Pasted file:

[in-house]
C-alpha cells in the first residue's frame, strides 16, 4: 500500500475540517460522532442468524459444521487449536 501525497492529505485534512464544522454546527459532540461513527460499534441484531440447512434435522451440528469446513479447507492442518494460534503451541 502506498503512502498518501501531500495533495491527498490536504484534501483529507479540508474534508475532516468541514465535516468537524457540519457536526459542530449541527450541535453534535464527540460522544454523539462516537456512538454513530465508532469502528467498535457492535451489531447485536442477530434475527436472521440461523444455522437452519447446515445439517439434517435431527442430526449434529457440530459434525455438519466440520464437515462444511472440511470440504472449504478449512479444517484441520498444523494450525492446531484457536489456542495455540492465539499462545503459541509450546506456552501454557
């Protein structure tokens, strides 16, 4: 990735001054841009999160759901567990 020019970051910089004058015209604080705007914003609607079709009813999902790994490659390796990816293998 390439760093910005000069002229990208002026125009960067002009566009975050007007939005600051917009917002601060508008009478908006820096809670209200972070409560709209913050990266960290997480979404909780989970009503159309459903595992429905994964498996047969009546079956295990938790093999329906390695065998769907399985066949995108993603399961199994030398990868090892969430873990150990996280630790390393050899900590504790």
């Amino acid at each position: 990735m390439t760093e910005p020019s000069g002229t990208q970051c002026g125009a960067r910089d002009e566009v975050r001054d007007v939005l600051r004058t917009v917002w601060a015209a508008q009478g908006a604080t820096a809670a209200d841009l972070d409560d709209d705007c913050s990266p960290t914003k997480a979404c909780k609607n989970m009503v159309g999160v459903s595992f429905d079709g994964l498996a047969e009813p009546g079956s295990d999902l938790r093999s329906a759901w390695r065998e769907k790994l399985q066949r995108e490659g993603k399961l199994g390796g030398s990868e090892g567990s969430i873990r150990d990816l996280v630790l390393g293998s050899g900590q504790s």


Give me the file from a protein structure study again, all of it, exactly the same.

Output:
[in-house]
C-alpha cells in the first residue's frame, strides 16, 4: 500500500475540517460522532442468524459444521487449536 501525497492529505485534512464544522454546527459532540461513527460499534441484531440447512434435522451440528469446513479447507492442518494460534503451541 502506498503512502498518501501531500495533495491527498490536504484534501483529507479540508474534508475532516468541514465535516468537524457540519457536526459542530449541527450541535453534535464527540460522544454523539462516537456512538454513530465508532469502528467498535457492535451489531447485536442477530434475527436472521440461523444455522437452519447446515445439517439434517435431527442430526449434529457440530459434525455438519466440520464437515462444511472440511470440504472449504478449512479444517484441520498444523494450525492446531484457536489456542495455540492465539499462545503459541509450546506456552501454557
């Protein structure tokens, strides 16, 4: 990735001054841009999160759901567990 020019970051910089004058015209604080705007914003609607079709009813999902790994490659390796990816293998 390439760093910005000069002229990208002026125009960067002009566009975050007007939005600051917009917002601060508008009478908006820096809670209200972070409560709209913050990266960290997480979404909780989970009503159309459903595992429905994964498996047969009546079956295990938790093999329906390695065998769907399985066949995108993603399961199994030398990868090892969430873990150990996280630790390393050899900590504790």
């Amino acid at each position: 990735m390439t760093e910005p020019s000069g002229t990208q970051c002026g125009a960067r910089d002009e566009v975050r001054d007007v939005l600051r004058t917009v917002w601060a015209a508008q009478g908006a604080t820096a809670a209200d841009l972070d409560d709209d705007c913050s990266p960290t914003k997480a979404c909780k609607n989970m009503v159309g999160v459903s595992f429905d079709g994964l498996a047969e009813p009546g079956s295990d999902l938790r093999s329906a759901w390695r065998e769907k790994l399985q066949r995108e490659g993603k399961l199994g390796g030398s990868e090892g567990s969430i873990r150990d990816l996280v630790l390393g293998s050899g900590q504790s």